Remembering Auschwitz: sharing stories

January 27, 2020

Remember. Share the stories. Search for, find and share the stories of as many different people as possible. As many different perspectives as possible. To get somewhere near a complete picture of the past, and the present, many voices are needed, and I am grateful to all the journalists, podcasters, writers, and family members who over the past decades have taken down stories so that they became accessible for others, and all the people and organisations – including my colleagues at PAX – working for remembering.

Today we remember Auschwitz. The concentration camp that became the symbol for the systematic mass murder of hundreds of thousands Jewish, Roma, and (politically) active citizens from all over Europe during the Second World War. Today, Dutch author Arnon Grunberg (whose mother is an Auschwitz survivor) presents his selection of stories of those who were held in the camp and survived – till the liberation in 1945 or long enough to write down their stories. “The real witnesses are those who didn’t survive,” says Grunberg, after Primo Levi, and there is truth in that.

How would we act?

And there are other stories. Last summer when I cycled across Europe, Auschwitz, so significant a symbol in European history, was the only planned stop on the way. I went, prepared to be touched, and I was. The vastness of Auschwitz II Birkenau as a physical representation of the scale of crime and cruelty. The gas chambers and crematoria at Birkenau destroyed as the Red Army advanced – but the oldest crematorium at army barrack Auschwitz I still holding the horror as tangible and black as the sooth on its walls. Prisoners’ portraits, so many that it becomes unfathomable – and these are not all of them. And there I understood that there are also other stories, and that it might be worth telling those, too. The stories of ordinary citizens of Poland and Germany who, as a result of different choices and circumstances, ended up working for the SS, becoming tools of torture in the hands of the machinery of the Reich. The inner pain, pressure, possible numbness, of those who committed the cruelties. How could they transform into torturers? What can we learn from this? How would we act in their circumstances?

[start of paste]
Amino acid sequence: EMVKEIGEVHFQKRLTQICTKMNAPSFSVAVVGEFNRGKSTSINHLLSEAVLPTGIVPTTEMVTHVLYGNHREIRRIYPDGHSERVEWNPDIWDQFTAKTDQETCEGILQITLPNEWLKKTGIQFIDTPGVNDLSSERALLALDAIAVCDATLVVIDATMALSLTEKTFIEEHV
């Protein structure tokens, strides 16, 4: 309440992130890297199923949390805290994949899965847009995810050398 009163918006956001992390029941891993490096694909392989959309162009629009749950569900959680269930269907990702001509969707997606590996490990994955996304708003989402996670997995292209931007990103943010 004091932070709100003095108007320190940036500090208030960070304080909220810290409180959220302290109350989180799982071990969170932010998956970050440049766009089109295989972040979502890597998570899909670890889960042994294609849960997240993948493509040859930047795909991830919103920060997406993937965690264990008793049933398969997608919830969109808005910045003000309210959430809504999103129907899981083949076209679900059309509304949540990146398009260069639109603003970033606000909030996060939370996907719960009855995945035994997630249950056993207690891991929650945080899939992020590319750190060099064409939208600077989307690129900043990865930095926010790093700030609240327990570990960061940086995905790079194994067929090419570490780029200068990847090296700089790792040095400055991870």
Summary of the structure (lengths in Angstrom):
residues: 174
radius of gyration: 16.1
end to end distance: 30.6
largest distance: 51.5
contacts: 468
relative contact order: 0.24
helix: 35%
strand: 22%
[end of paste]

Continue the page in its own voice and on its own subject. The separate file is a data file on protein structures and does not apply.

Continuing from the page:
Remember Auschwitz. Remember the whole of it, with humility. We do not know if we would have been any better. We do not know what choices we would make. What choices we will make if critical situations of legalised crime and killing arise again in the future. We can be more conscious of the choices we are making today when we remember what has happened there.

Remember human dignity

Remember the gulag. Remember the refugee camps, the migrants drowned at sea. Remember human dignity, the value of each individual human life, the beauty of their eyes, the power of their stories. Many stories, many perspectives, many small facts of life that make up History. Let History not be forced in a single, state-dictated narrative. Let History not be rewritten into reasons for today’s political decisions, or arguments in battles over heroes and villains. We’re only human, after all, and creating one official ‘truth’ denies the individual truths of too many.

Let History be multiple. We need the multitude of stories, the whole horrendousness of what happened, in order to remember and to be, or strive to become, fully human.

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